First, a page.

The final piece of the puzzle is getting all of the site’s assets such as JS, CSS, and image files to also be served by CloudFront. We can use the Assets Pull addon to achieve this and it’s pretty simple to set up. Once the addon is installed and activated you can either go through the helpful setup steps or configure manually.

I want to use the same CloudFront distribution running on the same cdn subdomain as my media library, this has a performance benefit over running two distributions. Having two DNS entries (eg. cdn. for the media and assets. for the assets) means two HTTPS connections, but reducing to one entry with one connection makes use of HTTP/2’s multiplexing asynchronous connection. It also just feels better having all of the assets under the one subdomain.

Take a look at this doc to configure the same distribution for both the media library and the assets of your site.


I run a local development copy of the site, a staging site, and of course a production version of the site, but after the initial development and testing I don’t want my dev or staging site to offload test images to S3. We’ve talked about strategies for handling media across environments before, and I’m opting for the ‘no access’ strategy here, with only the production site having the AWS access key and secret configured. No new media on the other environments will be offloaded, but existing media will be served by CloudFront.

I mentioned earlier the ‘Remove Files From Server’ setting, which means local files are removed after offload. In theory this is great, I can remove the thousands of PDFs and associated images from my VPS (so I don’t need to keep increasing the disk space as the site grows) and put them all on S3. However, there are downsides to doing this. Some image manipulation plugins need access to the image file and although the plugin handles this 99% of the time, there is the possibility of running into issues. For me the PDFs are the largest drain on disk space and will never be edited, so I can use one of the plugin’s filters to ensure all other files are left on the server:

function ppl_preserve_non_pdf_files_on_server( $check, $file ) {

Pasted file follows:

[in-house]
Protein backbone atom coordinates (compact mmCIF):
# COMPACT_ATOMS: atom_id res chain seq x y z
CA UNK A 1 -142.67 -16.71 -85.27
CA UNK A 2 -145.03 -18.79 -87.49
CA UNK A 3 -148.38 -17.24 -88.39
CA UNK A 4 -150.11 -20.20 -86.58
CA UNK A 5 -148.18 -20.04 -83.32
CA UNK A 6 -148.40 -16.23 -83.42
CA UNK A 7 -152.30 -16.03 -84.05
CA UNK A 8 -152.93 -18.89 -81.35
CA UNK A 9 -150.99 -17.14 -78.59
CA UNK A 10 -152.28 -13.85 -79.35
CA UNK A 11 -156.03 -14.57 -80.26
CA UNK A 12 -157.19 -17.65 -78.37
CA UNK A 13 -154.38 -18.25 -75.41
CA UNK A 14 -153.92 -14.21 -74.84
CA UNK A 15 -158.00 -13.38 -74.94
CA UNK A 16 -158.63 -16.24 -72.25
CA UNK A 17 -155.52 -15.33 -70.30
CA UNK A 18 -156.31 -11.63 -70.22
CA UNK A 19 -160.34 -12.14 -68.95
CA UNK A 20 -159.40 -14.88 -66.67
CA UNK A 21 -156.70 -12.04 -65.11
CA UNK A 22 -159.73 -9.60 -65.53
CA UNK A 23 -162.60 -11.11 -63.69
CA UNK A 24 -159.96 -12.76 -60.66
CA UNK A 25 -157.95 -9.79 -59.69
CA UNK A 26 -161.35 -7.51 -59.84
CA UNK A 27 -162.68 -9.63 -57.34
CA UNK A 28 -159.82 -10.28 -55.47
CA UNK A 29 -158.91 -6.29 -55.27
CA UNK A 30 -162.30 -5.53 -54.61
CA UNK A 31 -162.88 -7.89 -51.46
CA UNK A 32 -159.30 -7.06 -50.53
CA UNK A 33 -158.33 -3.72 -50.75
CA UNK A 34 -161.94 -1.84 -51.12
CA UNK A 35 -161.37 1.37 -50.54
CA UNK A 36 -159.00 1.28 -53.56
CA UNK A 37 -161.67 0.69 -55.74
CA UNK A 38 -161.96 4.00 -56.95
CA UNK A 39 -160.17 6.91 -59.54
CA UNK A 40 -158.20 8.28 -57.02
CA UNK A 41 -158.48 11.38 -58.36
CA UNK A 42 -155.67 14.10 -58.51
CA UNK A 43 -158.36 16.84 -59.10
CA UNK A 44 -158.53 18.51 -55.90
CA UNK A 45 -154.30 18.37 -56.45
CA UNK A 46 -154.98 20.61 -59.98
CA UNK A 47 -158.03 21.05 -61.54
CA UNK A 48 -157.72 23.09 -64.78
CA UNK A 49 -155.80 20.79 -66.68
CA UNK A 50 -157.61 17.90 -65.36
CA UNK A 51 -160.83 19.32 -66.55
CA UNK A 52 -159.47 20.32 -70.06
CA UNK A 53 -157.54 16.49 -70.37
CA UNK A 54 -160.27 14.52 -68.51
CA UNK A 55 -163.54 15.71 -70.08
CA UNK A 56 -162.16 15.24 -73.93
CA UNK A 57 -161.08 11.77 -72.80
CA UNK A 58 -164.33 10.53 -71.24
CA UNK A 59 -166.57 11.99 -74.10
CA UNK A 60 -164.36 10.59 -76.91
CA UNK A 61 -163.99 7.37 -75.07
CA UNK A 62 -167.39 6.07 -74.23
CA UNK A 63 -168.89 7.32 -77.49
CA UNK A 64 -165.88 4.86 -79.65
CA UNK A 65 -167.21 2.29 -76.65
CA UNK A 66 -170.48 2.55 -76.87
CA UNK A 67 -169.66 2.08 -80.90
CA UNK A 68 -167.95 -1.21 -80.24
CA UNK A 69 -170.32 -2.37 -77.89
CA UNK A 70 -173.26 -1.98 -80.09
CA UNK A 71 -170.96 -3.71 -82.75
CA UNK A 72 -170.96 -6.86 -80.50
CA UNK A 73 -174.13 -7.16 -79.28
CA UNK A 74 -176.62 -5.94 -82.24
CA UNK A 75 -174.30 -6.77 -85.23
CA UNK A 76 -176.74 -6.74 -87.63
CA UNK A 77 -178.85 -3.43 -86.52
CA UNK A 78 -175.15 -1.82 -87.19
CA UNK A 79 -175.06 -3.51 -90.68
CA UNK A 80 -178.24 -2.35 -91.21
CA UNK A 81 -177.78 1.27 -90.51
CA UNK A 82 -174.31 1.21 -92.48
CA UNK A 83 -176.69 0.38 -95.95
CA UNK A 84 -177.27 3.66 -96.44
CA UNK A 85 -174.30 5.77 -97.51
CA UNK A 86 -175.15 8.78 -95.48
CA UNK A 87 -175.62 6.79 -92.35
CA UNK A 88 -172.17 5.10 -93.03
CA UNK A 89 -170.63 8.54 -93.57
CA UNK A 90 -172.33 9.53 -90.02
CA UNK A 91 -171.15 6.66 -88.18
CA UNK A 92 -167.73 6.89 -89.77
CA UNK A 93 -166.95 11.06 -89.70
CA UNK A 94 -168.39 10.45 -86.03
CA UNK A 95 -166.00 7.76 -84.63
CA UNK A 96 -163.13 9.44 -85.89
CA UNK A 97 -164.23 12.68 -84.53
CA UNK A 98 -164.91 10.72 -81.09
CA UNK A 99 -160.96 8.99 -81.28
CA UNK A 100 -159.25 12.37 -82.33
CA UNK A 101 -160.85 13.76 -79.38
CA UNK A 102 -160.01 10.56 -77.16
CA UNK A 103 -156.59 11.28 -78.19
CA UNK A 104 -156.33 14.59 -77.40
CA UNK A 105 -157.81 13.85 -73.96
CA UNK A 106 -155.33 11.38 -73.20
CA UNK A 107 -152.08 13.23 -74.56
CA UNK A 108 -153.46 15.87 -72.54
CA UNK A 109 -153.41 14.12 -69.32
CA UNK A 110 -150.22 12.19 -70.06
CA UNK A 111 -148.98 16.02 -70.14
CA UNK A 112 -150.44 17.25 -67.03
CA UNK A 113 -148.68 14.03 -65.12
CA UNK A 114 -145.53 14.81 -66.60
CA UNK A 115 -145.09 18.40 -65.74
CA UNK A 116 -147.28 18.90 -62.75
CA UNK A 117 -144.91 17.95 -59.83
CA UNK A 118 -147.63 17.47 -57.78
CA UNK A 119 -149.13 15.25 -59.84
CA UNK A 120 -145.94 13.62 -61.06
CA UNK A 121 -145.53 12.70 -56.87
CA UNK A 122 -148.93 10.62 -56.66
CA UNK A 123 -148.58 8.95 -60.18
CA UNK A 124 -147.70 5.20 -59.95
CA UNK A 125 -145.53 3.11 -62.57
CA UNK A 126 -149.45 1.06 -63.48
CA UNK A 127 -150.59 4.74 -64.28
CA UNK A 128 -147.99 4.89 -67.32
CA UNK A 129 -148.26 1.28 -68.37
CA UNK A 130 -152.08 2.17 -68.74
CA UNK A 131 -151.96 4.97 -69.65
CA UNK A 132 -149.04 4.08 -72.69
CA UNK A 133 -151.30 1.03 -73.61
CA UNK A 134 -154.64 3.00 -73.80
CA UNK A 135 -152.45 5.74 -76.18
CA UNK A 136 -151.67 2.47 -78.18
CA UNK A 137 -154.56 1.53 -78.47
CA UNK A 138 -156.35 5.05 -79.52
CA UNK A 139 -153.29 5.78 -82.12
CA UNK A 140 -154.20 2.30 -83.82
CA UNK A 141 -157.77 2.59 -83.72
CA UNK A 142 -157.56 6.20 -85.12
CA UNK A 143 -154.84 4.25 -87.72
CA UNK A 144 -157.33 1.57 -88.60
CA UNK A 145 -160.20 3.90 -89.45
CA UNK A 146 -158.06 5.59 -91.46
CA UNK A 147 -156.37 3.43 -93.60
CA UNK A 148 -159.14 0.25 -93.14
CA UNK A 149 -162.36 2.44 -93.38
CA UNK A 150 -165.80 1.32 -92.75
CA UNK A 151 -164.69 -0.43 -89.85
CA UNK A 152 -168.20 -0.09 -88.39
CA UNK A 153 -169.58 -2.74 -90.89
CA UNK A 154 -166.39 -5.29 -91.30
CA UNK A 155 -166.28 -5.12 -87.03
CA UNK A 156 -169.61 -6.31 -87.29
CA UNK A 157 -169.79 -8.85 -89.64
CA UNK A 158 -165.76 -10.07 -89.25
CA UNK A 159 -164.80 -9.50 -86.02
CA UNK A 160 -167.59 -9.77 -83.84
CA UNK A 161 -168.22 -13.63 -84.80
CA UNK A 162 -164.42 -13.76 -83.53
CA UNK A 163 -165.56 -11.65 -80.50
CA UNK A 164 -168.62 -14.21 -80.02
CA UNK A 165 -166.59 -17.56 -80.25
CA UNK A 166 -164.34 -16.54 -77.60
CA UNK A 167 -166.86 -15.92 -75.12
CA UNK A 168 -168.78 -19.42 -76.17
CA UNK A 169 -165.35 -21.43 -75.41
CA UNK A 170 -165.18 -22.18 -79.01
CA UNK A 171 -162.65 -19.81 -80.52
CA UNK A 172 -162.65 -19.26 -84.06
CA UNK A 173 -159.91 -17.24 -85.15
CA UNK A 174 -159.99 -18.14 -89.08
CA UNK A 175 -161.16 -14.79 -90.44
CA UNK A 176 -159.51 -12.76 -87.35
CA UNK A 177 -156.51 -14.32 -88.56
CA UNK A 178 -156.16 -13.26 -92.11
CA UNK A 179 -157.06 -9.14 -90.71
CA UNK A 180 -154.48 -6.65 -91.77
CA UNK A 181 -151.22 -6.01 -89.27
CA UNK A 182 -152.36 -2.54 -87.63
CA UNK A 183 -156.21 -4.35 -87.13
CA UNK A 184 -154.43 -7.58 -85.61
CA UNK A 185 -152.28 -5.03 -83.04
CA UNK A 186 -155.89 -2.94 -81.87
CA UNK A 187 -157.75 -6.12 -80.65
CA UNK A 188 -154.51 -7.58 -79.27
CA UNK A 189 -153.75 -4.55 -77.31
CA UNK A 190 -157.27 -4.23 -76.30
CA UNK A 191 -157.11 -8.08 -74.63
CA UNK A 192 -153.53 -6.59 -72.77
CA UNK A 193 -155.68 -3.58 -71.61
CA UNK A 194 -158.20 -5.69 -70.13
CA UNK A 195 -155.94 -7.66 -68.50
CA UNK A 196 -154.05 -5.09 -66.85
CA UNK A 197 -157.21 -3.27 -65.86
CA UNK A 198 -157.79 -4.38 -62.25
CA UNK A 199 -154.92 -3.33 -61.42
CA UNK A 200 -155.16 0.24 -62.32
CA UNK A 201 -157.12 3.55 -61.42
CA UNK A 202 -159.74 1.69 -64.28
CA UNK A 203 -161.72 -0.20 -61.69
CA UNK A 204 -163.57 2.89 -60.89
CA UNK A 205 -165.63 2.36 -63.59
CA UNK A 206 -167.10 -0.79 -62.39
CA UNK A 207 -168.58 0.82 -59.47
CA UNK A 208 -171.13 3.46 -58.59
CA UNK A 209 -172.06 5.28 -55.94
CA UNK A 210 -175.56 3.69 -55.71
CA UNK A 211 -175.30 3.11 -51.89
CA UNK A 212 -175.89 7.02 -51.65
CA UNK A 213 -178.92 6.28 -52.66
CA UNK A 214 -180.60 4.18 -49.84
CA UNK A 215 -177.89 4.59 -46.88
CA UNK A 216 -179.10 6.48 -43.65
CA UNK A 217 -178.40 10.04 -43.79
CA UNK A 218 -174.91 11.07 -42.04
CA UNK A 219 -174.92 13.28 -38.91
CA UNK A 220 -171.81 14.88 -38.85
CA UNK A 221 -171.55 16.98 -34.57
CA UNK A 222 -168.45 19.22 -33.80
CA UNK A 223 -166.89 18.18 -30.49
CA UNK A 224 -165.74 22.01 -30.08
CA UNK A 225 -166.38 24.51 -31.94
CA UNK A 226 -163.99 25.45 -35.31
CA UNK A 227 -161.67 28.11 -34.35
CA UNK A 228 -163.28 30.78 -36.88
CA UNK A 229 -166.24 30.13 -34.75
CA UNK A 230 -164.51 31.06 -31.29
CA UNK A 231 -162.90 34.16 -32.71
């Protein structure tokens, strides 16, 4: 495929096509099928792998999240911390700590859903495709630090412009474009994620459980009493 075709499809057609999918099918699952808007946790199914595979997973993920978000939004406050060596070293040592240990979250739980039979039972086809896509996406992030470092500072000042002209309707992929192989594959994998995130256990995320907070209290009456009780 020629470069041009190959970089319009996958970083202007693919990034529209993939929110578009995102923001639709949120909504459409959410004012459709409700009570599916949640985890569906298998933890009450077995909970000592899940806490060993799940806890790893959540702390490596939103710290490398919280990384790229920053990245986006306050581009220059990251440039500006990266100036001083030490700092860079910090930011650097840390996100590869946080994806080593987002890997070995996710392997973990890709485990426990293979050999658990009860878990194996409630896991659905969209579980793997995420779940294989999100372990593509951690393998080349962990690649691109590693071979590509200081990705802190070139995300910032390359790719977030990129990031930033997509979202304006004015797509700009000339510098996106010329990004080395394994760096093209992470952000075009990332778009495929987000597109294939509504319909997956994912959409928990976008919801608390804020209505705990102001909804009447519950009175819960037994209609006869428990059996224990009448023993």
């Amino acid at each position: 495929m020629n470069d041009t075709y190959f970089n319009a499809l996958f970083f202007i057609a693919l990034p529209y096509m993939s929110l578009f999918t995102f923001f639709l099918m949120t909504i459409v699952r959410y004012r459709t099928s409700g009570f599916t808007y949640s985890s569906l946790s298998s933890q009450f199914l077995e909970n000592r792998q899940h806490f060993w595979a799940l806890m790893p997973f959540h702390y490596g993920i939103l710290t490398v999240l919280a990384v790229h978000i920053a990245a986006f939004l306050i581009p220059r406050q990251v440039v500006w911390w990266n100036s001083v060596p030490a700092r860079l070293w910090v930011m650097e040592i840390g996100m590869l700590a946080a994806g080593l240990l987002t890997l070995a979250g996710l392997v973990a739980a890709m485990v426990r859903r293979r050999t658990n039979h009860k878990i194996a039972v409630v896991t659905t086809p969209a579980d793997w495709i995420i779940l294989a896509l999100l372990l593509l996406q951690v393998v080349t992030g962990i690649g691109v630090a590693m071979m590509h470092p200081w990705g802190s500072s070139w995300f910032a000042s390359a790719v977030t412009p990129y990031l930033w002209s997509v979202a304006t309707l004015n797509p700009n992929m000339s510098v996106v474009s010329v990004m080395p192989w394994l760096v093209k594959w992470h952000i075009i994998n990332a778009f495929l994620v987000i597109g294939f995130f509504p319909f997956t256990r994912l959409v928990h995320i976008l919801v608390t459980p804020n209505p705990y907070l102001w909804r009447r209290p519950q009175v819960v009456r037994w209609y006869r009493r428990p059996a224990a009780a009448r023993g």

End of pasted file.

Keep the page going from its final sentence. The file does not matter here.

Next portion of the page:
$parts = explode( '.', $file );

    if ( 'pdf' !== $parts[1] ) {
        return true;

    return $check;
add_filter( 'as3cf_preserve_file_from_local_removal', 'ppl_preserve_non_pdf_files_on_server', 10, 2 );

The last thing I came across was some console errors when serving the assets from CloudFront, specifically related to web font files in my theme which are subject to Cross-Origin Resource Sharing (CORS). It was resolved with a simple snippet added to my nginx config as explained here.

The Results

Before deploying the plugins I did some testing of the site using a couple of tools to benchmark the results and then compare later.

First of all I used Apache Bench to send 10,000 requests to a page on the site, with a concurrency of 100 requests:

$ ab -n 10000 -c 100

I wanted to see if the CPU usage on the site (predominantly from the nginx process as the site has full paging caching enabled) was reduced after the changes. Here’s the spikes from Digital Ocean’s reporting. You can see the CPU spike was ~5% lower after implementing the plugins:

CPU results comparison after using WP Offload S3

To test if the speed of page loading improved with the plugins I used But because the site is on a DigitalOcean droplet in London, and I’m based in the UK it wouldn’t be a fair test to run it from my machine as requests to the site assets before the plugins would always be quick from a location point of view. So I quickly spun up a new server based in New York to run the tests from. I needed to install Docker on the server and use the Docker method to run the test:

$ docker run --shm-size=1g --rm -v "$(pwd)":/ sitespeedio/

After reviewing both results, I found the page load time decreased on average by 0.78 seconds after implementing the plugins, winner!

Site page load results comparison after implementing WP Offload S3


All in all, adding WP Offload S3 and the Assets Pull addon to my wife’s site has made a difference. It has added some small but effective performance gains as well as reducing my hosting costs. And especially compared to some of the other tasks you might undertake to improve your site’s performance, it was generally simple to set up and the filters available made any tweaks I needed easy to implement.

Do you use WP Offload S3 and the Assets Pull addon? What are your go-to optimizations for site performance? Let us know in the comments below.

About the Author

Iain Poulson Product Manager

Iain is a product manager based in the south of England. He also runs multiple WordPress products. He helps people buy and sell WordPress businesses and writes a monthly newsletter about WordPress trends.